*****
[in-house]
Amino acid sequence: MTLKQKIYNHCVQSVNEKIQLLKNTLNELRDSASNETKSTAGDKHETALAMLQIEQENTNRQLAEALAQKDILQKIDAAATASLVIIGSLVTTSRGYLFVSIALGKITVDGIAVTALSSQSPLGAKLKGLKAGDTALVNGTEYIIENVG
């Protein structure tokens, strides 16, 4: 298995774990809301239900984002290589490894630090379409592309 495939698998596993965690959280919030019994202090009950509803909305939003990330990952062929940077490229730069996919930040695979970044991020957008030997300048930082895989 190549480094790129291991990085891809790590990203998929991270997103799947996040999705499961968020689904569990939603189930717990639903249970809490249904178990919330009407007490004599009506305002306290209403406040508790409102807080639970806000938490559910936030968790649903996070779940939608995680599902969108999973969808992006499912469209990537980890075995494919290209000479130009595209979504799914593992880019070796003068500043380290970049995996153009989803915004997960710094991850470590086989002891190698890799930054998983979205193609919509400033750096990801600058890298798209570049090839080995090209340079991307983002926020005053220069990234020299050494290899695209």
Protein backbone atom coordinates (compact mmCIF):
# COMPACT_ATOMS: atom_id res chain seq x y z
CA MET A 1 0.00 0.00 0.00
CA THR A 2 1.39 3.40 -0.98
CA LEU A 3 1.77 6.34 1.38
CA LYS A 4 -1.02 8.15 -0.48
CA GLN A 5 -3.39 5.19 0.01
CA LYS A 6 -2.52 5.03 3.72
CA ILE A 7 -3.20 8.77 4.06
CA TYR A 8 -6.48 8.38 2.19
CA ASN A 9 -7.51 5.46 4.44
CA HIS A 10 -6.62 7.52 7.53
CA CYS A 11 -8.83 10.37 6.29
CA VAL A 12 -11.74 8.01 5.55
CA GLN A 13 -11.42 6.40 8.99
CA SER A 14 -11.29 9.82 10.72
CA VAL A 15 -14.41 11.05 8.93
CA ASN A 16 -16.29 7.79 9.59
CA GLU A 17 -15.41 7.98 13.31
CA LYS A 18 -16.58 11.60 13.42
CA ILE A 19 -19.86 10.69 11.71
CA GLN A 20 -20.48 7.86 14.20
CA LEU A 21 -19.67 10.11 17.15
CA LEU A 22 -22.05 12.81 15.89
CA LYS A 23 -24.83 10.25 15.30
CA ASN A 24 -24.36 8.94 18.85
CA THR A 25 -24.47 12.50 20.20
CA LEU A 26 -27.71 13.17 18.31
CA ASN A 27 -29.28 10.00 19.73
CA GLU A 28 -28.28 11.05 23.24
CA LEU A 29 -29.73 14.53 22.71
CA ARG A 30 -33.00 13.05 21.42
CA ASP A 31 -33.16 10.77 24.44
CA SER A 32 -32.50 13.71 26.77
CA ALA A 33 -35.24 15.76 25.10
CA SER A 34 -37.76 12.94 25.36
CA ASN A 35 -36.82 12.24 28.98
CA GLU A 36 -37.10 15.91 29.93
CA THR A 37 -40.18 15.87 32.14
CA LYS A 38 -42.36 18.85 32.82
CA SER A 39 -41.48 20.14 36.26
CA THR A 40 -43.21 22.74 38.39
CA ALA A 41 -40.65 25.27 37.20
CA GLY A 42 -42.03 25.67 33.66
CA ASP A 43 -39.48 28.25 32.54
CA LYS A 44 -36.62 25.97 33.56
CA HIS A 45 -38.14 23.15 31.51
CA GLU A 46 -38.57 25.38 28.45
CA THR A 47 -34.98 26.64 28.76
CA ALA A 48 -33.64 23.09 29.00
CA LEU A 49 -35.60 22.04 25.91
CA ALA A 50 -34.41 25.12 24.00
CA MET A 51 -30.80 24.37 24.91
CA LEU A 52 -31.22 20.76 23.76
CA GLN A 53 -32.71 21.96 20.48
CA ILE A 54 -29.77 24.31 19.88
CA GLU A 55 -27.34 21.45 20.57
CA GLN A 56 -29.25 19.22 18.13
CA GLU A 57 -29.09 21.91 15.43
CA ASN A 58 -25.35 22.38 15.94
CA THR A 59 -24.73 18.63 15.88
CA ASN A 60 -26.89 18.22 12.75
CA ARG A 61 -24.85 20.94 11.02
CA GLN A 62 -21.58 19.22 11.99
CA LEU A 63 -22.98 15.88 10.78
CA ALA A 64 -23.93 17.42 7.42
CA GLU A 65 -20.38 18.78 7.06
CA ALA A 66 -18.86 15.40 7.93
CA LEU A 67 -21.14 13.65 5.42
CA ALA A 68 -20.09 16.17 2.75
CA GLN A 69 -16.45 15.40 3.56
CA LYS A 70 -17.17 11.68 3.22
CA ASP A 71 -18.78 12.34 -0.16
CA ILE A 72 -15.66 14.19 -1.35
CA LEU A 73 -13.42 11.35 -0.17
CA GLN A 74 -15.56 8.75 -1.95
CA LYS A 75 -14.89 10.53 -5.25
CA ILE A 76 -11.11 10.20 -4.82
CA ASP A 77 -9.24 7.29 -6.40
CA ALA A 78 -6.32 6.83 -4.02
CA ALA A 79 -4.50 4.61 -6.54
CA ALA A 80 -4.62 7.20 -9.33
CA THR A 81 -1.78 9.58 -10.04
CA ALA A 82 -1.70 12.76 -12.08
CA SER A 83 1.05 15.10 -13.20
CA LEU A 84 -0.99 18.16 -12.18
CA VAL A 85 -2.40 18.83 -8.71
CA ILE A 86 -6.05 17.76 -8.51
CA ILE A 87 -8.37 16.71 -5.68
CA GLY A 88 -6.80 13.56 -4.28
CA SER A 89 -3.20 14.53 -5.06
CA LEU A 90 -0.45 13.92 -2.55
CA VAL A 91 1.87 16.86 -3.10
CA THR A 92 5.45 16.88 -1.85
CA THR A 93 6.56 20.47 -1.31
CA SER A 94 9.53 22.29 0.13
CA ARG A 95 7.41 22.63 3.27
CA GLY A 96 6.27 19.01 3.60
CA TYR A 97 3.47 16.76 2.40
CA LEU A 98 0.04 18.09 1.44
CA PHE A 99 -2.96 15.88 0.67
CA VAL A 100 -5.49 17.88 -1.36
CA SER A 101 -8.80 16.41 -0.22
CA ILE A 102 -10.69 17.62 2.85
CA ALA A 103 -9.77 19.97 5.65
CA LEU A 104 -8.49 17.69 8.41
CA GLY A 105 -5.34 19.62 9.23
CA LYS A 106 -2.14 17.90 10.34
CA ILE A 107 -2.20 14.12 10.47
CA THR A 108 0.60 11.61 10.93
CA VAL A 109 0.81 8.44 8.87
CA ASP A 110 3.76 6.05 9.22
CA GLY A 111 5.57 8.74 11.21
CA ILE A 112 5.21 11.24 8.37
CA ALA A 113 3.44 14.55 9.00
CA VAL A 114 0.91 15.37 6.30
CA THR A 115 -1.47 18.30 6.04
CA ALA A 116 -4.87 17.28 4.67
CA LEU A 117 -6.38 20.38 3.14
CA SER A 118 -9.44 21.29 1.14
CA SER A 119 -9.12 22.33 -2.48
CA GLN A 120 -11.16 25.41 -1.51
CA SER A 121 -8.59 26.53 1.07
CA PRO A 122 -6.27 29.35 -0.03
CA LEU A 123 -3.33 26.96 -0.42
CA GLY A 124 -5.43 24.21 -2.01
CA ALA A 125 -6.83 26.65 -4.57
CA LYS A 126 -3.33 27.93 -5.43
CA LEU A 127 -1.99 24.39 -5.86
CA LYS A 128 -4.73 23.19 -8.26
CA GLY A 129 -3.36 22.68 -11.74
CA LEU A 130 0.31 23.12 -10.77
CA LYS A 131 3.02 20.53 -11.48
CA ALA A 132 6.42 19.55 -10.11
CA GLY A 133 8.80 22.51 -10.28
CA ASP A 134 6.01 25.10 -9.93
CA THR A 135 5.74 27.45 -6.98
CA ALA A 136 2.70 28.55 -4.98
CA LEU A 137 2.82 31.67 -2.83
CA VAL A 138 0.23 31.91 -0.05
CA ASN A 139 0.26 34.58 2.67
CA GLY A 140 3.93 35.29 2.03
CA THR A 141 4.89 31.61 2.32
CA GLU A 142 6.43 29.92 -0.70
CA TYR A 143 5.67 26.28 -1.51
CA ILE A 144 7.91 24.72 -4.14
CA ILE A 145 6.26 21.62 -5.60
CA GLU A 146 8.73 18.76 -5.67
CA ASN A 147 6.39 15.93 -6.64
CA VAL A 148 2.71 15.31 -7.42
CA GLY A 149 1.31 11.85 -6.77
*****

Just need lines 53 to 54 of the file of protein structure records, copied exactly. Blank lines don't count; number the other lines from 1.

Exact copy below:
CA ALA A 48 -33.64 23.09 29.00
CA LEU A 49 -35.60 22.04 25.91